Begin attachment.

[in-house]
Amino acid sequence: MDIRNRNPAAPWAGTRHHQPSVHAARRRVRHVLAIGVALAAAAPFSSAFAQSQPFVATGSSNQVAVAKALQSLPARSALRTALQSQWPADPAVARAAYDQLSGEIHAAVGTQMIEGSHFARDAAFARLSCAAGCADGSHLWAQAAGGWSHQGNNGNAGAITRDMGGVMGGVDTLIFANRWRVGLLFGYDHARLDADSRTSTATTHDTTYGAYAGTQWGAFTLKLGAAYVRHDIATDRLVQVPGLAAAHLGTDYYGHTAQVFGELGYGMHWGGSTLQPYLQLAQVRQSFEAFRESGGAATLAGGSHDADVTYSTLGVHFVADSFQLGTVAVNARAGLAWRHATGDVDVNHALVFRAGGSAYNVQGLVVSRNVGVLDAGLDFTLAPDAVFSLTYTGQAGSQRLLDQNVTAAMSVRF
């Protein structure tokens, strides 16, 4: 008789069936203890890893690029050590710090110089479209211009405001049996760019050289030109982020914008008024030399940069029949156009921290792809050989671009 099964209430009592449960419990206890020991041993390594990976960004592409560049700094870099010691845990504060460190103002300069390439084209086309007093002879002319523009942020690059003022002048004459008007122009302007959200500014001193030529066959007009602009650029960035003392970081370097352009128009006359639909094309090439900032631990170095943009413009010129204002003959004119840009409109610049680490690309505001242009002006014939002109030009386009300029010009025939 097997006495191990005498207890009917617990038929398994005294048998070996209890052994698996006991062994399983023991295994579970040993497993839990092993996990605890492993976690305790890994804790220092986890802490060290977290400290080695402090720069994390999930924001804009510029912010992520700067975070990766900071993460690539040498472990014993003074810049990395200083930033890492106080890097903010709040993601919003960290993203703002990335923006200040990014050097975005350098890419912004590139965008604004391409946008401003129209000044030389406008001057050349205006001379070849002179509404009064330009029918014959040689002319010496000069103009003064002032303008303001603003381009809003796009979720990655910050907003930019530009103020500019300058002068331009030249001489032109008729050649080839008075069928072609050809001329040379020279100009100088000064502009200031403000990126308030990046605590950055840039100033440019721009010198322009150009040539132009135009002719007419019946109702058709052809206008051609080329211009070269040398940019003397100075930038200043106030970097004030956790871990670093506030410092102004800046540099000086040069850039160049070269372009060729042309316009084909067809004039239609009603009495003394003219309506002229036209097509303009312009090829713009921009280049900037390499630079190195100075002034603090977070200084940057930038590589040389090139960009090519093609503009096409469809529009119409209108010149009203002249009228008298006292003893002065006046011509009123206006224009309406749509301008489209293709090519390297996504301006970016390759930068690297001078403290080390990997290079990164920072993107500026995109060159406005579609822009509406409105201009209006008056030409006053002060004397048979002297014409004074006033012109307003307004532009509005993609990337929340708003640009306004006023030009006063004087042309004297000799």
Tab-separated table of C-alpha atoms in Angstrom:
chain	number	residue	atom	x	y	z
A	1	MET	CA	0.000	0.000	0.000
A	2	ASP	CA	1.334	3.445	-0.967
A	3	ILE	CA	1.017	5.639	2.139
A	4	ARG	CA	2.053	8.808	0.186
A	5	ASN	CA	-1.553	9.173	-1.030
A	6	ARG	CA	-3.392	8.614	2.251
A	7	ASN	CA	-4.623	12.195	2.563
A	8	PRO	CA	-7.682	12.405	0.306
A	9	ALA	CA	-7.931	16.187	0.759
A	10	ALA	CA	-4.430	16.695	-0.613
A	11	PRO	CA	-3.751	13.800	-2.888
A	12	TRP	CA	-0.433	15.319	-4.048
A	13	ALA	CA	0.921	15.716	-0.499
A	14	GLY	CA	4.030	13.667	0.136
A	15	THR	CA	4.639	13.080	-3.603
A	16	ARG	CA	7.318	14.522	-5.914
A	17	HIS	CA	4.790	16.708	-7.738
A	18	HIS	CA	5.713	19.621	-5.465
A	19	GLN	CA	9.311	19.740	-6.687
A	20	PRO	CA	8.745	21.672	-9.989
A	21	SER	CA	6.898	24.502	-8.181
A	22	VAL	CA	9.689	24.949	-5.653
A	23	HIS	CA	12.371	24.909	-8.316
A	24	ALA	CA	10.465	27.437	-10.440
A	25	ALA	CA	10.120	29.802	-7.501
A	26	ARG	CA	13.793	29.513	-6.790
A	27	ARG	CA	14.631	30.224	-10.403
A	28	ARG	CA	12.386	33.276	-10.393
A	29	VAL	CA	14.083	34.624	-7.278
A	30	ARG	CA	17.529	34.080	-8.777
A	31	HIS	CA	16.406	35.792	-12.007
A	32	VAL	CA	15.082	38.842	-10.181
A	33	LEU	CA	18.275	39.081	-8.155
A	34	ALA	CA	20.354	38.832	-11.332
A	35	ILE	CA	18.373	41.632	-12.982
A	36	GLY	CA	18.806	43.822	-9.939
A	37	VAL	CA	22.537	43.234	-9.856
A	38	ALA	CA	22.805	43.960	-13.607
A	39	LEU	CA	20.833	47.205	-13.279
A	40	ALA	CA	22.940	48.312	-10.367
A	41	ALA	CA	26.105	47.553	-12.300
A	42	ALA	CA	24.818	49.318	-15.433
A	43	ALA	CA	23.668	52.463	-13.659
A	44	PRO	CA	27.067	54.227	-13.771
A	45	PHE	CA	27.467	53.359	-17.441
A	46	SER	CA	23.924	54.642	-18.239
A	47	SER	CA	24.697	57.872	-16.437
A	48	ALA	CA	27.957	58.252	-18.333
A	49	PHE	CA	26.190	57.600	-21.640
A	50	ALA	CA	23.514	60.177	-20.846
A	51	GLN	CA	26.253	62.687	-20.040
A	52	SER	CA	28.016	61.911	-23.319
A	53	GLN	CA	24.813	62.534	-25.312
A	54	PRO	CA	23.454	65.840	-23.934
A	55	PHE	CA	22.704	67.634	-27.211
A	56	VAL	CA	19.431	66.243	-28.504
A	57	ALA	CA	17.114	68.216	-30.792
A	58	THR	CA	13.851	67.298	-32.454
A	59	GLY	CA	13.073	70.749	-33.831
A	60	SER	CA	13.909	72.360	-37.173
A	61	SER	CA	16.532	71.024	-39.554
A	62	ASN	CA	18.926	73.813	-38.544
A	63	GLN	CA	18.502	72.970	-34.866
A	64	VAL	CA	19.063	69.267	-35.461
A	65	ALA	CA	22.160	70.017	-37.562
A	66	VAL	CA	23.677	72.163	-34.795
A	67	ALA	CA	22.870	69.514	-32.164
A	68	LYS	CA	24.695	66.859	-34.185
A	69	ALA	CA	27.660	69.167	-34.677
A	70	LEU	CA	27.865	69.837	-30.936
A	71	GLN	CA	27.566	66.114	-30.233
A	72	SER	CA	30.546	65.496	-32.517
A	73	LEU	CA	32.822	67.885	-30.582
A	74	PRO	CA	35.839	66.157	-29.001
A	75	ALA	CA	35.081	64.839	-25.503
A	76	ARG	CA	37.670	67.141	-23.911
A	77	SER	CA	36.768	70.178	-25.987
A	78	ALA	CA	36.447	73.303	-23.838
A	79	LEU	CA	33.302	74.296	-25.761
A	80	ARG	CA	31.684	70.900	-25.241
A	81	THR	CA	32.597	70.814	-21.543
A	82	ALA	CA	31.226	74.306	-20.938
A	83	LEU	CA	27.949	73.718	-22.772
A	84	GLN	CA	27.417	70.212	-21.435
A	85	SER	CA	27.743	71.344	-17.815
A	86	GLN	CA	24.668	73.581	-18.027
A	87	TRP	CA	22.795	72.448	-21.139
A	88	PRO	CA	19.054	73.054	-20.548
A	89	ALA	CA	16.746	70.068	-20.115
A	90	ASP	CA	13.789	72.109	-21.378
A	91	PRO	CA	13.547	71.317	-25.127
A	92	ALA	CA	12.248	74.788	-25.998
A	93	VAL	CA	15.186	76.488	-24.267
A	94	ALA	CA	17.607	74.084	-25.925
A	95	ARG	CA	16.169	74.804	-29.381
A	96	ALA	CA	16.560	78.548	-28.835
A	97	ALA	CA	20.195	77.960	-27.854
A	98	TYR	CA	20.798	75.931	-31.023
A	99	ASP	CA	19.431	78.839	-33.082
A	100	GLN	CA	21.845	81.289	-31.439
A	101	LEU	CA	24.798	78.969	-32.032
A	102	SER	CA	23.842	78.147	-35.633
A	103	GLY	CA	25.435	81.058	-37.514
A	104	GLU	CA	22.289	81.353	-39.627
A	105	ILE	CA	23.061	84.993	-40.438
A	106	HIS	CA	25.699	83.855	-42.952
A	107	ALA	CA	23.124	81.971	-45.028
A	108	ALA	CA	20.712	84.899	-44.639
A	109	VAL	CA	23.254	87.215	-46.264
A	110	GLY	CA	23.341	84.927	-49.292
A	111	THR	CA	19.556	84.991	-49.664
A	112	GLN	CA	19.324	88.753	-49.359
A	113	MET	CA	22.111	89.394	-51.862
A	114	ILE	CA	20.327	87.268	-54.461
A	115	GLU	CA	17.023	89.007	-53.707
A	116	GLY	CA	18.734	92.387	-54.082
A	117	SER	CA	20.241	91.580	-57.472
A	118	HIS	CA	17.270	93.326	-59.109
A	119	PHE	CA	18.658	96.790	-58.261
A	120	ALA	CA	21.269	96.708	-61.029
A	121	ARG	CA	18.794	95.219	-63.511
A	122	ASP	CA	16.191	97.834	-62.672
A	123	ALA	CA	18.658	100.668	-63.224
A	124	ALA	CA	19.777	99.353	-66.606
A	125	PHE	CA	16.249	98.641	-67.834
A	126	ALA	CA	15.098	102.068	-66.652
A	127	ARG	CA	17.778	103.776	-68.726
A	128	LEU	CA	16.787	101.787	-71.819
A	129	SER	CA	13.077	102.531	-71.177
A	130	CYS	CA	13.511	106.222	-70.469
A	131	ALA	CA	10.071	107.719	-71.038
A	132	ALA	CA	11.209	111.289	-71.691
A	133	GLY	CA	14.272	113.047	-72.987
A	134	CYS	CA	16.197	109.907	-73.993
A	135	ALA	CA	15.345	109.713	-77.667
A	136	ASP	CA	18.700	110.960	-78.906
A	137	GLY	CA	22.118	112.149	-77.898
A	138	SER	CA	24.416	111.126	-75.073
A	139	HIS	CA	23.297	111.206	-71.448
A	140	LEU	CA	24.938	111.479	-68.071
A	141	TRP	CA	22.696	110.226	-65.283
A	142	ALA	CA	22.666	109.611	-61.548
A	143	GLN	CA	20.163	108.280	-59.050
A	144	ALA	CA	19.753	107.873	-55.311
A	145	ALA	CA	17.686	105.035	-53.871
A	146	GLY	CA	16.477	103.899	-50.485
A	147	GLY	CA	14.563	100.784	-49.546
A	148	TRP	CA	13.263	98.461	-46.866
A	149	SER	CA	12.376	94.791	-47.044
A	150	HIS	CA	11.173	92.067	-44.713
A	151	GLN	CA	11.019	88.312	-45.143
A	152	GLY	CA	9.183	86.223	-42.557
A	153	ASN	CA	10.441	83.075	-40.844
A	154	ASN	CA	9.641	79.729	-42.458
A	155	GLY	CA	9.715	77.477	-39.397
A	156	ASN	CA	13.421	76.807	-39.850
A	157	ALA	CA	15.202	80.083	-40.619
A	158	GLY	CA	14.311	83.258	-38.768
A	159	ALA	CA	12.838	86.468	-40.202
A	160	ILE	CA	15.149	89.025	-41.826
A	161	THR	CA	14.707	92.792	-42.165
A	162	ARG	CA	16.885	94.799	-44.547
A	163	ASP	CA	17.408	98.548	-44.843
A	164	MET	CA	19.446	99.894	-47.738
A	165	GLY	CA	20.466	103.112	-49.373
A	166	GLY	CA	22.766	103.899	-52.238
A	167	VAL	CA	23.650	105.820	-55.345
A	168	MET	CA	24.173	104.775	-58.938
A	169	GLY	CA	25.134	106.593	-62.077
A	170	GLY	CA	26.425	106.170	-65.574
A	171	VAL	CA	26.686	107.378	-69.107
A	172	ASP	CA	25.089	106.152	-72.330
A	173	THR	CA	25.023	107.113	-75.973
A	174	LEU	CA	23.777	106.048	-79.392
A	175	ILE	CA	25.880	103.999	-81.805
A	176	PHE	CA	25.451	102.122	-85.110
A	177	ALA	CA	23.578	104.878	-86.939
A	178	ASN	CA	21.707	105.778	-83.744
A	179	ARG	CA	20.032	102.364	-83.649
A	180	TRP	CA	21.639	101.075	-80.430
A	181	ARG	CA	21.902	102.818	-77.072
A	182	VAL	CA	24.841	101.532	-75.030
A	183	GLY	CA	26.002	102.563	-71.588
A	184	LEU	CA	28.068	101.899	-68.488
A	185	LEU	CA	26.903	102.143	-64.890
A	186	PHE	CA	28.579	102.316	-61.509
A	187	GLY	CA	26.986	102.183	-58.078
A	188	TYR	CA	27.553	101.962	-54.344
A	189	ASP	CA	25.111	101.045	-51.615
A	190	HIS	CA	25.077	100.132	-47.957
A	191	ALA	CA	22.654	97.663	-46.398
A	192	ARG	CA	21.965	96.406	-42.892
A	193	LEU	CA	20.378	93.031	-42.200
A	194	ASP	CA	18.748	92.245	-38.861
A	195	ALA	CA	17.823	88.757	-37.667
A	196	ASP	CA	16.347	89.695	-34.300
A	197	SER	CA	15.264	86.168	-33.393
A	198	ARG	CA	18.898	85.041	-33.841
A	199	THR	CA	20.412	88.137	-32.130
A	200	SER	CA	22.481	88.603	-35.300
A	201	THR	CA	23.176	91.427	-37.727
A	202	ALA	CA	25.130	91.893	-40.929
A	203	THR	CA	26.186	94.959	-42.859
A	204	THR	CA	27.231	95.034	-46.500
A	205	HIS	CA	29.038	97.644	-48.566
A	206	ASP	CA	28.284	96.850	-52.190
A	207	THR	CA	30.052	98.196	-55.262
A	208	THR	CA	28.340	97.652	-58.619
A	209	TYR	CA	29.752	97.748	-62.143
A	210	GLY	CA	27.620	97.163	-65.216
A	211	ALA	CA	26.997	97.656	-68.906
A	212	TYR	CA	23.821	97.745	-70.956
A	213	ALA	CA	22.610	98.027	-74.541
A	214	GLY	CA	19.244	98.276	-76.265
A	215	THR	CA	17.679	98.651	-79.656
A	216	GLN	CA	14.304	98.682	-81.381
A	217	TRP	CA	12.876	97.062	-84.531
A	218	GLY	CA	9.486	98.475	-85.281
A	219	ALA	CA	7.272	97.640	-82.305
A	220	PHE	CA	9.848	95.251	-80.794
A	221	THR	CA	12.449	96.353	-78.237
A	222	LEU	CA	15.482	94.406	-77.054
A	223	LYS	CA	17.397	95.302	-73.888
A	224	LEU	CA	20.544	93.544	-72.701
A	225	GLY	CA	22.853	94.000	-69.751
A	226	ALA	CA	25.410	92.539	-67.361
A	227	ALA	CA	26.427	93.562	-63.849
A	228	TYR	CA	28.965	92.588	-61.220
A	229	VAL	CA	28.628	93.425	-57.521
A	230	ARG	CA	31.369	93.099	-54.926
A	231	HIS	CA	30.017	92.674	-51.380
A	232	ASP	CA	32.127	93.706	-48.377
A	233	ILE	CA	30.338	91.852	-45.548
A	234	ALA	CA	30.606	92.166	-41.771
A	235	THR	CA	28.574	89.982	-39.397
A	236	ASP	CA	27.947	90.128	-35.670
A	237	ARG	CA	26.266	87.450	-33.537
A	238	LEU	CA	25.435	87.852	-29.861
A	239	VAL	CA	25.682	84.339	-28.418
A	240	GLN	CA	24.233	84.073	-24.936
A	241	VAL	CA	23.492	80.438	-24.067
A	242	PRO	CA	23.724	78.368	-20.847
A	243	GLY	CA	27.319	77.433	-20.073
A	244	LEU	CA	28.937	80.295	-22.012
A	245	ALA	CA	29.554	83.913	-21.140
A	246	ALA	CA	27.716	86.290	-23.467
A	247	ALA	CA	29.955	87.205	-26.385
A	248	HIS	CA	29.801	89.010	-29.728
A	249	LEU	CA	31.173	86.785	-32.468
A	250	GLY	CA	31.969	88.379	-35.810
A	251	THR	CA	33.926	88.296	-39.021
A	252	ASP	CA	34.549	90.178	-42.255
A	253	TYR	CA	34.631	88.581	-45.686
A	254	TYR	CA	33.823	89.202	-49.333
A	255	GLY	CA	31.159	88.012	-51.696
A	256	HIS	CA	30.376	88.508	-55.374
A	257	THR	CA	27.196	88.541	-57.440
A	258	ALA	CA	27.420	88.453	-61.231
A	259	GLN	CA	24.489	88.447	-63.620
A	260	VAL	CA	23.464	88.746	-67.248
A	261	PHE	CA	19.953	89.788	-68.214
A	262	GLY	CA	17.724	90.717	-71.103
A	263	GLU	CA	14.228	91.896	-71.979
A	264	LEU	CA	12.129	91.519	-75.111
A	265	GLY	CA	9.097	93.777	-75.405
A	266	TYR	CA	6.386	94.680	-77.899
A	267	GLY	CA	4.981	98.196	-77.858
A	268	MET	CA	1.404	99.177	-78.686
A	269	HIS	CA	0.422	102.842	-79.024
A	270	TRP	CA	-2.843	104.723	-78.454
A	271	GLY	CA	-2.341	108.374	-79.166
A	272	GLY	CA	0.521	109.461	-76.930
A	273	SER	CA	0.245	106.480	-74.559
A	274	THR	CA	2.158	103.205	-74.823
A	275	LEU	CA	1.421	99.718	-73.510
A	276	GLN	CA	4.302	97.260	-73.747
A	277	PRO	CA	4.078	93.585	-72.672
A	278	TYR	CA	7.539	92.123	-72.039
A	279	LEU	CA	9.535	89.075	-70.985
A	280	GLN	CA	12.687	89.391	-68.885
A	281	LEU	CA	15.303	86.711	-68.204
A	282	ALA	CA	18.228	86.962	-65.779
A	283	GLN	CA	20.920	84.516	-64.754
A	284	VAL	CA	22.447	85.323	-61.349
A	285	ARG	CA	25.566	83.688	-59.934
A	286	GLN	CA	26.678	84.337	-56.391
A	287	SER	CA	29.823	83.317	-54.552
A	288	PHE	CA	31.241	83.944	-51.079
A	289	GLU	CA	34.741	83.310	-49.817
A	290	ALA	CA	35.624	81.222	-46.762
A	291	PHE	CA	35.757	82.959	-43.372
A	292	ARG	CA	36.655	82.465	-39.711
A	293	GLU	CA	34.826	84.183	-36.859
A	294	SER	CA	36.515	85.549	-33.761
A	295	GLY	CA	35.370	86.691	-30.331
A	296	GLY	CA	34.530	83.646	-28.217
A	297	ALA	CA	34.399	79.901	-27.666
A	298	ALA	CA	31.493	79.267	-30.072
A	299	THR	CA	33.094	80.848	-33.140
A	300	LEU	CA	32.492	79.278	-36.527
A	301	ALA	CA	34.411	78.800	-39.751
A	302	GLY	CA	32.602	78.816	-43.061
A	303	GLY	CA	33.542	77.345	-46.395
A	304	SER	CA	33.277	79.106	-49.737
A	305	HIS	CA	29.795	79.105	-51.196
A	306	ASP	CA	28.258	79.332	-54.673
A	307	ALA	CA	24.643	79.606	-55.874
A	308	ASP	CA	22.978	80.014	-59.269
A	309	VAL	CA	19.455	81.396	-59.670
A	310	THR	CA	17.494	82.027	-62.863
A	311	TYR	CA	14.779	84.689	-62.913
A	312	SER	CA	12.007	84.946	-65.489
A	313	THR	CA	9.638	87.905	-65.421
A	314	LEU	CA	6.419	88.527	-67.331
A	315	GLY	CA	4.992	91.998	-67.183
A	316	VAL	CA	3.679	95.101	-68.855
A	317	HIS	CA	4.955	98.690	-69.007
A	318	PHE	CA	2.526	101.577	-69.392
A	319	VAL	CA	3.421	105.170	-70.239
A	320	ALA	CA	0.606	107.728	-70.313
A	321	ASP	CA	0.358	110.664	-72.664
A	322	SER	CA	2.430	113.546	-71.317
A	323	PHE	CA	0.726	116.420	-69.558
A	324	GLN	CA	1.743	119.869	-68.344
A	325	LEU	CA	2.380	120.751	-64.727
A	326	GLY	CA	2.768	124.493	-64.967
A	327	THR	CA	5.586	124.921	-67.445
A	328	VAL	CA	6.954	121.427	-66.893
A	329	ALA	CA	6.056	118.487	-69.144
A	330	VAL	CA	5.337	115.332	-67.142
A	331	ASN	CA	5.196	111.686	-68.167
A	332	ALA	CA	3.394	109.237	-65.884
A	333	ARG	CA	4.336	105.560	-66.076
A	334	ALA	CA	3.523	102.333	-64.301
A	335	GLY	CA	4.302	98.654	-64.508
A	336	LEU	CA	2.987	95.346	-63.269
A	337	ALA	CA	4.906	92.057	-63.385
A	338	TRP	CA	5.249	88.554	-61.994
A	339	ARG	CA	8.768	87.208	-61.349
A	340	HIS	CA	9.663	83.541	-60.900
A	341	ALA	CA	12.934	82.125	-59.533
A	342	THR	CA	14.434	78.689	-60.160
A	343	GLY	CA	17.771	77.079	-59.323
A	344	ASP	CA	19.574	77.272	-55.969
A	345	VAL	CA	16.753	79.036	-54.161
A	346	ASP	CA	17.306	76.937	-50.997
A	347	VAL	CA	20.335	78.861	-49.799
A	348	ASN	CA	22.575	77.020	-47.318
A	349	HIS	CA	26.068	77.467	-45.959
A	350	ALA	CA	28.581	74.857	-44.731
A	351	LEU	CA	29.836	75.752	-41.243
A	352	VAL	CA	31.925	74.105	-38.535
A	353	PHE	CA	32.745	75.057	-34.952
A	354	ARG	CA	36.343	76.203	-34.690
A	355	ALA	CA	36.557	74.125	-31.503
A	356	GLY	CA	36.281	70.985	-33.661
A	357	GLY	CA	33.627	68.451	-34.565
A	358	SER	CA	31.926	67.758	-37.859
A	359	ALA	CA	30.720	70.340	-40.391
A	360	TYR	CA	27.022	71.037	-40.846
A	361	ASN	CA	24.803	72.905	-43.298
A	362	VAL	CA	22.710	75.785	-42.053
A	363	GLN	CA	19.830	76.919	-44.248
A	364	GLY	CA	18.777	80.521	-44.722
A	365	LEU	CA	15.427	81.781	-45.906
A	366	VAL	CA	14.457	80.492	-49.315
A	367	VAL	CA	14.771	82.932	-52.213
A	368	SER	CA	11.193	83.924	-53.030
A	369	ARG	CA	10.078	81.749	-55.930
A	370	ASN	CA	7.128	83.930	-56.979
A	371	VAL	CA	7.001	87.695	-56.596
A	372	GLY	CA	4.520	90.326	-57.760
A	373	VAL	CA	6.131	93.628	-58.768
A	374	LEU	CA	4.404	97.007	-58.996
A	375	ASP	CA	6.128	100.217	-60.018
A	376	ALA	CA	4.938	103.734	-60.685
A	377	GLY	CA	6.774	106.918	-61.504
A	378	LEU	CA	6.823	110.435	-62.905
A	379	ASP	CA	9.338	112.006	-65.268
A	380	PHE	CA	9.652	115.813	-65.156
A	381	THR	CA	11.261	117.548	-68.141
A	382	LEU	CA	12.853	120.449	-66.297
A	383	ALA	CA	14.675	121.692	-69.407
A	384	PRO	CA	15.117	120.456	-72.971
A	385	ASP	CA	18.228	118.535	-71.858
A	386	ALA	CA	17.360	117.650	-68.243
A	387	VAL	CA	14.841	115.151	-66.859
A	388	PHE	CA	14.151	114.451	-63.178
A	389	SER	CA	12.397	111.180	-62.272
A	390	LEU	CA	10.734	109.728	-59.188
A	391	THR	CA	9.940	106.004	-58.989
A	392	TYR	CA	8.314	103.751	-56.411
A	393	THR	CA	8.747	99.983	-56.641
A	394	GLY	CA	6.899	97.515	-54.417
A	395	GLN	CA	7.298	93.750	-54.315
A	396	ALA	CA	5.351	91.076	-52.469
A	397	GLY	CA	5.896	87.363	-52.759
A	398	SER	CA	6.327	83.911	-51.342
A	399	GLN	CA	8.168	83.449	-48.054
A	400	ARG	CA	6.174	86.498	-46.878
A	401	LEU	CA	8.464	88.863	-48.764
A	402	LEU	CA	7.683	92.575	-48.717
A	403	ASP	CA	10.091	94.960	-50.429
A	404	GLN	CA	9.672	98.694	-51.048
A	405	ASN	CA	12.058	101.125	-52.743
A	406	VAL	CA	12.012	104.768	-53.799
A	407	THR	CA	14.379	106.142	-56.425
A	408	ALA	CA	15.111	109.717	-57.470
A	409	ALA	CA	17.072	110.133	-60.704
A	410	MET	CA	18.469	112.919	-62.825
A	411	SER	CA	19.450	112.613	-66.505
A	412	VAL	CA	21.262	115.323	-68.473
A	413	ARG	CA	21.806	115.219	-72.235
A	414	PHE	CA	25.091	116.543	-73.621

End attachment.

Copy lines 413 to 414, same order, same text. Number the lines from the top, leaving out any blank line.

A	408	ALA	CA	15.111	109.717	-57.470
A	409	ALA	CA	17.072	110.133	-60.704